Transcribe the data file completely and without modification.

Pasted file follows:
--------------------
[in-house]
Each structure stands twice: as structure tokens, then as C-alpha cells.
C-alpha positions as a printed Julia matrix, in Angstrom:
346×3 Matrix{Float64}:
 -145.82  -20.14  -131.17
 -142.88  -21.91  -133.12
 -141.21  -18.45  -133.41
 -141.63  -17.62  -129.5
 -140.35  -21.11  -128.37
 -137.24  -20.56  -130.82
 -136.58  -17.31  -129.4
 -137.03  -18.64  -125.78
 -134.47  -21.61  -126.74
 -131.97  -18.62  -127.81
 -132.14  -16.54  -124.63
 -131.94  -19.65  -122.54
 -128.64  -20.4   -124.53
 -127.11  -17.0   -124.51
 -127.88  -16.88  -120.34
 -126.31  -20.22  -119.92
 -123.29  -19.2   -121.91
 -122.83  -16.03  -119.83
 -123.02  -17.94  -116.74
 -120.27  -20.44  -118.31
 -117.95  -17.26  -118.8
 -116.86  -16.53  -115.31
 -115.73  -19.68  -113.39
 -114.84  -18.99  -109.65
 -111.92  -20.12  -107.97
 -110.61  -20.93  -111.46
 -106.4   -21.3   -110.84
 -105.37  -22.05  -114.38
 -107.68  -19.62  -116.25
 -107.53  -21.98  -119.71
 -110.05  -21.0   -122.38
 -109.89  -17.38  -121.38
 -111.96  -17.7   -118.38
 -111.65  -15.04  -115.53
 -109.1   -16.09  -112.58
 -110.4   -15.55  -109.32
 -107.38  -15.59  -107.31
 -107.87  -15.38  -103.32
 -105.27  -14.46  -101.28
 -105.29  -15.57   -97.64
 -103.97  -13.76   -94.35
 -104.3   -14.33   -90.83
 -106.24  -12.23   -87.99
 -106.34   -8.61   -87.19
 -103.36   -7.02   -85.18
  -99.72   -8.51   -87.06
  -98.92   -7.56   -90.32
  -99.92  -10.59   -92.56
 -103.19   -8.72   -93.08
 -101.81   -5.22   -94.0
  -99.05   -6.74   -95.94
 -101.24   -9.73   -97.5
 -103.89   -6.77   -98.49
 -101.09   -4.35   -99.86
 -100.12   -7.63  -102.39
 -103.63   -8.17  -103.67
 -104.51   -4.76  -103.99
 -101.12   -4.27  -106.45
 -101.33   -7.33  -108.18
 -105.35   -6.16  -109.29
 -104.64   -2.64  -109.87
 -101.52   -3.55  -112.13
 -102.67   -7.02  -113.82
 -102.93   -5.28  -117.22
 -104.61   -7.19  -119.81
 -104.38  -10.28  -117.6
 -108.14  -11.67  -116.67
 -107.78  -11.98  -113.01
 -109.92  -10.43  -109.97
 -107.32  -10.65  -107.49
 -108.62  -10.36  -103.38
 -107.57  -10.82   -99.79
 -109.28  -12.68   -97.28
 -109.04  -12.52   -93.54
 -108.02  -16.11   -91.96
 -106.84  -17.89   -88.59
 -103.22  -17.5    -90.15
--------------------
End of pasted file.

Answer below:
[in-house]
Each structure stands twice: as structure tokens, then as C-alpha cells.
C-alpha positions as a printed Julia matrix, in Angstrom:
346×3 Matrix{Float64}:
 -145.82  -20.14  -131.17
 -142.88  -21.91  -133.12
 -141.21  -18.45  -133.41
 -141.63  -17.62  -129.5
 -140.35  -21.11  -128.37
 -137.24  -20.56  -130.82
 -136.58  -17.31  -129.4
 -137.03  -18.64  -125.78
 -134.47  -21.61  -126.74
 -131.97  -18.62  -127.81
 -132.14  -16.54  -124.63
 -131.94  -19.65  -122.54
 -128.64  -20.4   -124.53
 -127.11  -17.0   -124.51
 -127.88  -16.88  -120.34
 -126.31  -20.22  -119.92
 -123.29  -19.2   -121.91
 -122.83  -16.03  -119.83
 -123.02  -17.94  -116.74
 -120.27  -20.44  -118.31
 -117.95  -17.26  -118.8
 -116.86  -16.53  -115.31
 -115.73  -19.68  -113.39
 -114.84  -18.99  -109.65
 -111.92  -20.12  -107.97
 -110.61  -20.93  -111.46
 -106.4   -21.3   -110.84
 -105.37  -22.05  -114.38
 -107.68  -19.62  -116.25
 -107.53  -21.98  -119.71
 -110.05  -21.0   -122.38
 -109.89  -17.38  -121.38
 -111.96  -17.7   -118.38
 -111.65  -15.04  -115.53
 -109.1   -16.09  -112.58
 -110.4   -15.55  -109.32
 -107.38  -15.59  -107.31
 -107.87  -15.38  -103.32
 -105.27  -14.46  -101.28
 -105.29  -15.57   -97.64
 -103.97  -13.76   -94.35
 -104.3   -14.33   -90.83
 -106.24  -12.23   -87.99
 -106.34   -8.61   -87.19
 -103.36   -7.02   -85.18
  -99.72   -8.51   -87.06
  -98.92   -7.56   -90.32
  -99.92  -10.59   -92.56
 -103.19   -8.72   -93.08
 -101.81   -5.22   -94.0
  -99.05   -6.74   -95.94
 -101.24   -9.73   -97.5
 -103.89   -6.77   -98.49
 -101.09   -4.35   -99.86
 -100.12   -7.63  -102.39
 -103.63   -8.17  -103.67
 -104.51   -4.76  -103.99
 -101.12   -4.27  -106.45
 -101.33   -7.33  -108.18
 -105.35   -6.16  -109.29
 -104.64   -2.64  -109.87
 -101.52   -3.55  -112.13
 -102.67   -7.02  -113.82
 -102.93   -5.28  -117.22
 -104.61   -7.19  -119.81
 -104.38  -10.28  -117.6
 -108.14  -11.67  -116.67
 -107.78  -11.98  -113.01
 -109.92  -10.43  -109.97
 -107.32  -10.65  -107.49
 -108.62  -10.36  -103.38
 -107.57  -10.82   -99.79
 -109.28  -12.68   -97.28
 -109.04  -12.52   -93.54
 -108.02  -16.11   -91.96
 -106.84  -17.89   -88.59
 -103.22  -17.5    -90.15